{but I've also deferred past 62, so am able to start SS if the need arises...otherwise it'll be just past FRA or at 70}
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Old 08-31-2021, 08:45 AM   #66
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This is why we don't have all our eggs in the stock market. Probably 20 years ago, we read a book called Multiple Streams of Income. It was an eye-opener. And we realized after 2008 that having everything in the market was not our best option. We've been retired since 2015 and we have 3 1/2 buckets:

IRA--which we won't touch until we have to when the DH turns 72. It's done nothing but grow since he retired and stopped contributing to it.

SS & small (think microscopic) pension--The DH has received a little pension from the 11 years he spent with an airline which is about enough to cover our Medicare and almost all our supplement payments each month. This year we are finally took our FRA SS benefit which pretty much covers our expenses, less about $700.

Rental properties--These little jewels (10 in all, 5 duplexes) have given us terrific ROI month after month. Even during Covid and eviction moratorium dictums, we did very well. They are also why the DH was able to retire at 60. And now that SS & the pension are covering so much of our budgeted spending, this income is gravy.

Stock account--This is our 1/2 bucket because we use it to fund our travel (Taking six of our family to Alaska in September. Hopefully heading out on our 2nd World Cruise next January). We're also buying our daughter a house from this bucket. We figure why wait to die to bless her life? We've got it. Why not share it with our loved ones?

So the market can go up or it can go down. If one bucket leaks, we'll start using another one.
Your overall holdings are a little similar to my "reinforcements," which will begin arriving soon as I reach age eligibility for them. I don't have any rental properties, but I have SS, a frozen company pension (both eligible in a few years), and a rollover IRA waiting for me starting at age ~59.5 (which is next year!). Since late 2008, when I retired at age 45, I have been living only off the taxable portion of my portfolio. Back then, my original plan had me tapping into principal by my late 50s. But instead, thanks to the recovery in 2009 and booming markets, and thanks to the ACA which has reduced my health insurance premiums, the IRA's value has more than tripled, the taxable portfolio has more than doubled, and my expenses have dropped.

I have been gradually reducing my stock holdings in the rollover IRA. I still have around 40% in stocks. Thanks to rebalancing, the bond side of the IRA has more than quadrupled despite no outside money being added.
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Old 08-31-2021, 09:36 AM   #67
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Give yourself a couple years cash if you are feeling hinky about sequence of returns ?
We currently have about 25 years of cash in a fixed fund. Not my idea, it is my wife's security blanket. She says we could lose all of our stock market money and still live with no problems. Our other investments are pretty risky so the cash kind of balances that out. We will adjust things once I no longer have an income from w*rk.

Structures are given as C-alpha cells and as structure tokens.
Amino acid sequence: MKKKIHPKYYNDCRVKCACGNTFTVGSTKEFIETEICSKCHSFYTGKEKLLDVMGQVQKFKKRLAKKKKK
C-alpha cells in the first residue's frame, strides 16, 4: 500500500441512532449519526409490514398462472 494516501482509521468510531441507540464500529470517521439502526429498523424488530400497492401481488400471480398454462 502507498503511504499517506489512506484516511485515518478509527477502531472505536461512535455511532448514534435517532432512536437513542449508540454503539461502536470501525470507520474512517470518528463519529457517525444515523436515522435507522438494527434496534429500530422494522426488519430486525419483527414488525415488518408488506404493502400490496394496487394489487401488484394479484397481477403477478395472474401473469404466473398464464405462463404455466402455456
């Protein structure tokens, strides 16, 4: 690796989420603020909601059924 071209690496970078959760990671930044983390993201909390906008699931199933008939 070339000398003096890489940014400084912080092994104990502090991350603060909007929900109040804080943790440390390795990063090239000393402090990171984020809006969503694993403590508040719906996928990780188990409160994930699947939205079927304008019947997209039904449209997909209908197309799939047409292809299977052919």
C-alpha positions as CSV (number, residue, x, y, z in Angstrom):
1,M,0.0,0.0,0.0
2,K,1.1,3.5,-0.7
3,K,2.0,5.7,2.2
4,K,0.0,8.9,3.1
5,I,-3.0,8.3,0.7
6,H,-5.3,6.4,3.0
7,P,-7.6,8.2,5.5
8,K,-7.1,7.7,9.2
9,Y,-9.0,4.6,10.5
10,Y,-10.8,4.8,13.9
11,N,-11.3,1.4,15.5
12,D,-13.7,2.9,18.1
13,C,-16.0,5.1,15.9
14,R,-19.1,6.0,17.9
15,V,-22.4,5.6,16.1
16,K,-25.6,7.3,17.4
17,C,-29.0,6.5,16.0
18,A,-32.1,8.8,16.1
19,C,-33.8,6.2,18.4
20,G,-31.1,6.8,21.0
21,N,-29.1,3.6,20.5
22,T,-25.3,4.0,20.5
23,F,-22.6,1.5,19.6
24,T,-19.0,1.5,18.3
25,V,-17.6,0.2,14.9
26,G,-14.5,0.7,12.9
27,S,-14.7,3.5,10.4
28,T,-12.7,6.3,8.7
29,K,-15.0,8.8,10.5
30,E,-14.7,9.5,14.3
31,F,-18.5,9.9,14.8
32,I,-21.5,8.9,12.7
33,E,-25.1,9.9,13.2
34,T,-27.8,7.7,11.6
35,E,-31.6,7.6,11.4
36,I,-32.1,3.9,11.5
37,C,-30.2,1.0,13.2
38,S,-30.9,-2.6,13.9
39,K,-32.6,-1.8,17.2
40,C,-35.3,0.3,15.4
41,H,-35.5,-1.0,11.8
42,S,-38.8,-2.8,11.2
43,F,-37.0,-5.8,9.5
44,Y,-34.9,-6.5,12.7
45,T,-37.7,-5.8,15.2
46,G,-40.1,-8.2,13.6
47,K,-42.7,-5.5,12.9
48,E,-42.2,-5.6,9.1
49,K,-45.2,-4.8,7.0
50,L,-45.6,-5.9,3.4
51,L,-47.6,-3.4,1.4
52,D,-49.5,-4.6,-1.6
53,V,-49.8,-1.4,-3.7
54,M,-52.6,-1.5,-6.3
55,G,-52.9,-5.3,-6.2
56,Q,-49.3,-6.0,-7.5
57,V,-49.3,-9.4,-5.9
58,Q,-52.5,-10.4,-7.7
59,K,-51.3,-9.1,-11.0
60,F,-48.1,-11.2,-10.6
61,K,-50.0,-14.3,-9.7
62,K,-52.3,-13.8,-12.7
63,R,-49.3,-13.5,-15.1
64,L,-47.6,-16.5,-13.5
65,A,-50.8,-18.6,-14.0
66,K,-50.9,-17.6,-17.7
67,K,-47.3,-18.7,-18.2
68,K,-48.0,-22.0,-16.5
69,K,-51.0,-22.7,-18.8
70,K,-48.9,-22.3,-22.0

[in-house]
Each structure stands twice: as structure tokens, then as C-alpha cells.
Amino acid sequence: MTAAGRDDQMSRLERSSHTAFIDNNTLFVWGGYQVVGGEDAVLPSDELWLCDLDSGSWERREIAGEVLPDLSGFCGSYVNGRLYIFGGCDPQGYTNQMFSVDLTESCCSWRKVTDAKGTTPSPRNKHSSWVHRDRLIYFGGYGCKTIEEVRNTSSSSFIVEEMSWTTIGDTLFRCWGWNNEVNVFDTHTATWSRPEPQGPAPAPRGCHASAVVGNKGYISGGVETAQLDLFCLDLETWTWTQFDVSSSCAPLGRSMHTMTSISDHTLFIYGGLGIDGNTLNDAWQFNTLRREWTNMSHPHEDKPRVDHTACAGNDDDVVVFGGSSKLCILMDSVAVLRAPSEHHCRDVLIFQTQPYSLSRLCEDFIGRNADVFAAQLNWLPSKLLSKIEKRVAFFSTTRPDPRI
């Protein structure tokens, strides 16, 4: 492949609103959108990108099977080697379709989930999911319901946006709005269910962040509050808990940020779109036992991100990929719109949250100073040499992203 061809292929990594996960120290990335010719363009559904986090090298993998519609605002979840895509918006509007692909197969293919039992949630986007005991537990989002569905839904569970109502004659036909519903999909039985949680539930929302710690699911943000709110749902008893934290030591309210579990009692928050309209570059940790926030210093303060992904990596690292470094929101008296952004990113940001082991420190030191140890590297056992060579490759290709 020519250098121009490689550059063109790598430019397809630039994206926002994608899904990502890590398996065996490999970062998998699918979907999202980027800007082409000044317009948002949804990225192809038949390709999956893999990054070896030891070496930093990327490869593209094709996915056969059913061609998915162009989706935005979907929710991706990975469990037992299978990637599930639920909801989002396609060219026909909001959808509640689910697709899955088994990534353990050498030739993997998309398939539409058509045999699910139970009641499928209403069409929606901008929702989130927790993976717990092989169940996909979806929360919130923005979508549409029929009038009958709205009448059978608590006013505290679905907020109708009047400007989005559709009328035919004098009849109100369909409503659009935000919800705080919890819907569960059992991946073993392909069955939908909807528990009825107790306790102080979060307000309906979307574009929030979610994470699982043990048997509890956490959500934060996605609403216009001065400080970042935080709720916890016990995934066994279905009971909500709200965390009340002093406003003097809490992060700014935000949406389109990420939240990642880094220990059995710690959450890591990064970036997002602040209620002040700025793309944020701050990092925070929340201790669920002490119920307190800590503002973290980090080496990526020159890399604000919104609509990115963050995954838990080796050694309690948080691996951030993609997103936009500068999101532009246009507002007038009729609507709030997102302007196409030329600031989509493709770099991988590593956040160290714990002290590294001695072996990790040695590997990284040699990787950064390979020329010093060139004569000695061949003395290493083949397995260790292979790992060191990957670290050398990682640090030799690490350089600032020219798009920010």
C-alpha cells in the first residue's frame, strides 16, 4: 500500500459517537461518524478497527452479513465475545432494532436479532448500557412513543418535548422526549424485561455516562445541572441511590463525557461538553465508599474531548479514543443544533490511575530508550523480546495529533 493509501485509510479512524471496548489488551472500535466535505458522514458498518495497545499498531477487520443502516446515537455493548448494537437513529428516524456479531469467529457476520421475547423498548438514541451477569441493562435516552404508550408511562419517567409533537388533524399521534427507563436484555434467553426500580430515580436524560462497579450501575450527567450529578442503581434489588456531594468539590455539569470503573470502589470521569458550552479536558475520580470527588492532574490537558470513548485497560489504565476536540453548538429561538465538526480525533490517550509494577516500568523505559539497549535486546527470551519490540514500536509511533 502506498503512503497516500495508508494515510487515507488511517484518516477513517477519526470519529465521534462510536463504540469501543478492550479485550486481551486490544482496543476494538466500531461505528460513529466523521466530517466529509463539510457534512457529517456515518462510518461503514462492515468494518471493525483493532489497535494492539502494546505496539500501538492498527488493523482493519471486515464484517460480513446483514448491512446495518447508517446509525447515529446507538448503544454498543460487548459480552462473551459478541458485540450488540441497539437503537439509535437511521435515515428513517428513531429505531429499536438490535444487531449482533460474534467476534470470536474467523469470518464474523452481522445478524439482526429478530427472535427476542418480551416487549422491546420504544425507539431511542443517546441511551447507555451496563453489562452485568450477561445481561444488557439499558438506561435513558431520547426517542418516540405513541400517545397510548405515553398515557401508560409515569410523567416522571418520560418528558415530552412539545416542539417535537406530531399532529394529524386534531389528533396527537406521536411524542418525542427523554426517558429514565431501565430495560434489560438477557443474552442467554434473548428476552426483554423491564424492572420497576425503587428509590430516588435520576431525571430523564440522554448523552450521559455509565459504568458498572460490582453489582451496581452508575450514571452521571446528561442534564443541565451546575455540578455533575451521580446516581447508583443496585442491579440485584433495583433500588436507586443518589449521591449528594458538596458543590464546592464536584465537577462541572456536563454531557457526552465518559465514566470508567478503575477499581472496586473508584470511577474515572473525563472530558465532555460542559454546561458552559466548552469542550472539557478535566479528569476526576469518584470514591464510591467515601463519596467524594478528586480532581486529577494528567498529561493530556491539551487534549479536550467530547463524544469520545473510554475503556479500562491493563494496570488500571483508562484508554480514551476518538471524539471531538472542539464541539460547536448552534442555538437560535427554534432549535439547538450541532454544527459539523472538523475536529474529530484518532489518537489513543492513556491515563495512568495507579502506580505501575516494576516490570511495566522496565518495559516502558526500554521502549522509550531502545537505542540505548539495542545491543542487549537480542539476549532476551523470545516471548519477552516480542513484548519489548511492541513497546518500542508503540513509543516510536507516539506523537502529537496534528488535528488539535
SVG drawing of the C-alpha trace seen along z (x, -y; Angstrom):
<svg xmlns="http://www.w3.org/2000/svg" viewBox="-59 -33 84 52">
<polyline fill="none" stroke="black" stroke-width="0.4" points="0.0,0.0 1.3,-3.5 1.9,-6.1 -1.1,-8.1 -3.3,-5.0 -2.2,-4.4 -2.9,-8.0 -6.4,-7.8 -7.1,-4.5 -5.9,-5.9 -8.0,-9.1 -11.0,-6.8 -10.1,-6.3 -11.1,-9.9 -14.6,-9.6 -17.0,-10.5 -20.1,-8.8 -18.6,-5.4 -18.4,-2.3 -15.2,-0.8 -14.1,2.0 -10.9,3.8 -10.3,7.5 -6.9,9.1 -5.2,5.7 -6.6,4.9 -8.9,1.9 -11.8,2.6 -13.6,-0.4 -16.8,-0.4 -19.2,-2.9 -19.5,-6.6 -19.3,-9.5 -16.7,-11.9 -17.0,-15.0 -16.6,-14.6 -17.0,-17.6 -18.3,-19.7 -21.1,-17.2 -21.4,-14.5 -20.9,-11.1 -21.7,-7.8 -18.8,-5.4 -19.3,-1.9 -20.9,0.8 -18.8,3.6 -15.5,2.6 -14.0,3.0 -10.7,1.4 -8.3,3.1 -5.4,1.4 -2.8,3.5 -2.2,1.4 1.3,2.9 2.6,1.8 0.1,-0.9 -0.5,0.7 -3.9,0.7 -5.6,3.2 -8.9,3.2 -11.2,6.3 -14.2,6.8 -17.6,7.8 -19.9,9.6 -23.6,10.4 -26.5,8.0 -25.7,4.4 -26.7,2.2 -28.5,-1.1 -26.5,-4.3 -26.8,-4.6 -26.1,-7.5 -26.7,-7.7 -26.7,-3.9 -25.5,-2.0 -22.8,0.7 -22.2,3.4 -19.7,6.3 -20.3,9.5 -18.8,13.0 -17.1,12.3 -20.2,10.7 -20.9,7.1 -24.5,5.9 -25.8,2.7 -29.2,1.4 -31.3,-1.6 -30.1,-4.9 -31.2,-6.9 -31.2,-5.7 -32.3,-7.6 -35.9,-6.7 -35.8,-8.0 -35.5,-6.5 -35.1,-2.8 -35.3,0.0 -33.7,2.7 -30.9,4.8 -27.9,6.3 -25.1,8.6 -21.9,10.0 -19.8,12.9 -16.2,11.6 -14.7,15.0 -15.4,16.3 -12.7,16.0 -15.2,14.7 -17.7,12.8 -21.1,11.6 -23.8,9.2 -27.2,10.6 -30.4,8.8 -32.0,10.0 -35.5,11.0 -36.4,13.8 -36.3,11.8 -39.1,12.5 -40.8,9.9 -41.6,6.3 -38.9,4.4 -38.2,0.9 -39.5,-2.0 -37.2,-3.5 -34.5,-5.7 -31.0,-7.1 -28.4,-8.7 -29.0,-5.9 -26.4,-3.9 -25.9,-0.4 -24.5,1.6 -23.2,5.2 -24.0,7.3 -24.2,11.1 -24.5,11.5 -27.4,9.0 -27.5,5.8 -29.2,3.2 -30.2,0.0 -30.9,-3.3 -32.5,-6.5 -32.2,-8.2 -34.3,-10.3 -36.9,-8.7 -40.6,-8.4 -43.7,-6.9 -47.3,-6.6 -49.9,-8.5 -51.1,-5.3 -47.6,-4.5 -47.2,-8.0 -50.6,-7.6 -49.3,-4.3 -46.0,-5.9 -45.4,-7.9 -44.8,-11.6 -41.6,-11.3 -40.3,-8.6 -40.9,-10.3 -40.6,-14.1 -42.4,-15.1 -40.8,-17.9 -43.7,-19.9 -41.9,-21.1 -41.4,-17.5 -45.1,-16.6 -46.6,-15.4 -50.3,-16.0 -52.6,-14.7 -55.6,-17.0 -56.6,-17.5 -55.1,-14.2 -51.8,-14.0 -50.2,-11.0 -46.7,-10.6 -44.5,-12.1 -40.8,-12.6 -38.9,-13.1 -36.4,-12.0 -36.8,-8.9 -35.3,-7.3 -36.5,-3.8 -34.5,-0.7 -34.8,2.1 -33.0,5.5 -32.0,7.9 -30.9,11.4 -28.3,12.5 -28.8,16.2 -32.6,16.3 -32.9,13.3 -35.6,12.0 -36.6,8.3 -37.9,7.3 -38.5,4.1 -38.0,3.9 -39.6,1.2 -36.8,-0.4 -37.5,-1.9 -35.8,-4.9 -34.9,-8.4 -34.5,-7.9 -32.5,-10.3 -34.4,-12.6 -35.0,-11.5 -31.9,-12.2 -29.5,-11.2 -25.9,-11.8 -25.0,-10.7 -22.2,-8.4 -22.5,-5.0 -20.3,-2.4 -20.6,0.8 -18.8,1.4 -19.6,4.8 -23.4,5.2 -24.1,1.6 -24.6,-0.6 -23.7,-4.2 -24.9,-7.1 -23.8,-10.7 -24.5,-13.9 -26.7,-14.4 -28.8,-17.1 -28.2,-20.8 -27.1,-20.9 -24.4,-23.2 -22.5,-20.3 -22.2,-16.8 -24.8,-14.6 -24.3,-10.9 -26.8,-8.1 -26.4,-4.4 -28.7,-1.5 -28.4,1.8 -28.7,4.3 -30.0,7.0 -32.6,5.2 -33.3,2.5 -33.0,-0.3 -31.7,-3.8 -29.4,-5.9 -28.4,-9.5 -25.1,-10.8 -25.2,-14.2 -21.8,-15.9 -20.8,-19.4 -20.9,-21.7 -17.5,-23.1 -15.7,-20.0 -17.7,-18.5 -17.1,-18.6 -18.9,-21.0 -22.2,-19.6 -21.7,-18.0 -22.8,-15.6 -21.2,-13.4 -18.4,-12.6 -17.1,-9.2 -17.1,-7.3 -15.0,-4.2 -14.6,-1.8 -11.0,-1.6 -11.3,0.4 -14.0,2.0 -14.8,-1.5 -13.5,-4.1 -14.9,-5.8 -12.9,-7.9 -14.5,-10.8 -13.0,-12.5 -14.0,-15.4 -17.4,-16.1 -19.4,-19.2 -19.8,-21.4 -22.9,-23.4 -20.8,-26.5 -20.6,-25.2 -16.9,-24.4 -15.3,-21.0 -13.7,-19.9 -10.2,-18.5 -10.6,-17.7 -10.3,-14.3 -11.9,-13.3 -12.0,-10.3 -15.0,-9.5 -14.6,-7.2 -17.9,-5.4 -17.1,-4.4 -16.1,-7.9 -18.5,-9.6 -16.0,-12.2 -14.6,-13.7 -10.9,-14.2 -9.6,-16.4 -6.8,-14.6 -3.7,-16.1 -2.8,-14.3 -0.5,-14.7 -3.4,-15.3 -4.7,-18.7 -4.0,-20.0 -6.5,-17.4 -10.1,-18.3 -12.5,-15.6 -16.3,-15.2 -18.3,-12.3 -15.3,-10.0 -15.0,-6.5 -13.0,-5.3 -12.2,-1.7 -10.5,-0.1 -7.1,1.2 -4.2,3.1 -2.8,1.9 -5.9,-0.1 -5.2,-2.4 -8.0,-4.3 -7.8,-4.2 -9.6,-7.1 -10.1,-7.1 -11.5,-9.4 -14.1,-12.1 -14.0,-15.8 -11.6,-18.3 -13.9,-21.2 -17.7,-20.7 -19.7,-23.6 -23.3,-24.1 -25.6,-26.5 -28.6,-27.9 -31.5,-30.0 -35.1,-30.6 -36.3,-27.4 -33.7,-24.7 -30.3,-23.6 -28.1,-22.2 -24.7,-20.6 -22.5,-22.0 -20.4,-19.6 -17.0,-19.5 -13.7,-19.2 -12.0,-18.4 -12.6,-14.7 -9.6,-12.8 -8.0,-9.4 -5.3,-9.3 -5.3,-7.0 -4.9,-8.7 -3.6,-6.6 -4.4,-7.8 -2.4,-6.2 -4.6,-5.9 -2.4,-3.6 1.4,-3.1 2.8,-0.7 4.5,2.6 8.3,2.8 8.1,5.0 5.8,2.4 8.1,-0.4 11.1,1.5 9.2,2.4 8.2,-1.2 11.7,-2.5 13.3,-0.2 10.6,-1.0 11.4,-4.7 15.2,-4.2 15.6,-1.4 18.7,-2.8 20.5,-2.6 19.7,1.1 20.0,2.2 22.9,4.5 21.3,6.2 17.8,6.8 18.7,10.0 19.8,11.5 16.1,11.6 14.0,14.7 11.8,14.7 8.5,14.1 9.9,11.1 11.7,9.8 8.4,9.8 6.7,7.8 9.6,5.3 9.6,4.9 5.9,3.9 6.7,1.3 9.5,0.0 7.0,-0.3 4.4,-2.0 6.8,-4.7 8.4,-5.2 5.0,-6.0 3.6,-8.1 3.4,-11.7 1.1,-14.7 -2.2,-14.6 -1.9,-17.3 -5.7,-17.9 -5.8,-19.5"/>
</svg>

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Old 08-31-2021, 09:55 AM   #68
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This time it's different...just like every other time!
+1. That being said, I think it will be most similar to 2000 dot.com bubble.
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Old 08-31-2021, 10:17 AM   #69
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Quote:
Originally Posted by Hans View Post
Total return (price performance plus dividends) of the S&P 500:

1929: -8%
1966: -10%
2000: -9%

My answer to your question is that the above kinds of results are well within the range of likely outcomes for 2023.

And a run-of-the-mill, garden-variety bear market (such as between -20% to -50%) would not be particularly surprising either, as we already know that these happen with some regularity. What would be out of character for the market is if we don't see them happen anymore. That would be the proverbial "man bites dog" story.

In other words, I'm predicting business as usual. Just another day at the office. Yawn.

Which poll answer should I pick?
You nailed it.

And any prognostication by me, Dalio or anyone else are mildly interesting but do not move the needle.

In a major crash we will be buying equities and living off bonds.

I know there were quite a few folks on this very board who were pretty sure stocks were grossly overvalued last fall, and some sold. That did not end up being a prescient call, at least not to date.

Now, of we get a big bump in interest rates, we would get a re-rating of bonds and equities. I think that will happen, but not be severe because at its core US is a slow-growing economy.

There are a few factors which could cause me to change my mind about this but they are yet to be seen.
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Old 08-31-2021, 11:20 AM   #70
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We cannot compare 1929 and 1966 with the current state of economy and finances, because it was time of Gold backup when you could not easily add mass of paper money and improve the economy. Neither we can compare 2000 to the current period because in 2000 we had way less National Debt and Budget surplus (not a huge Deficit like now) vs GDP in goods and services. The more we add fiat currency in order to buy bonds and assets, the more chance the once mighty US$ may crush as our output does not grow the way we need to print our way out of trouble like in 2008.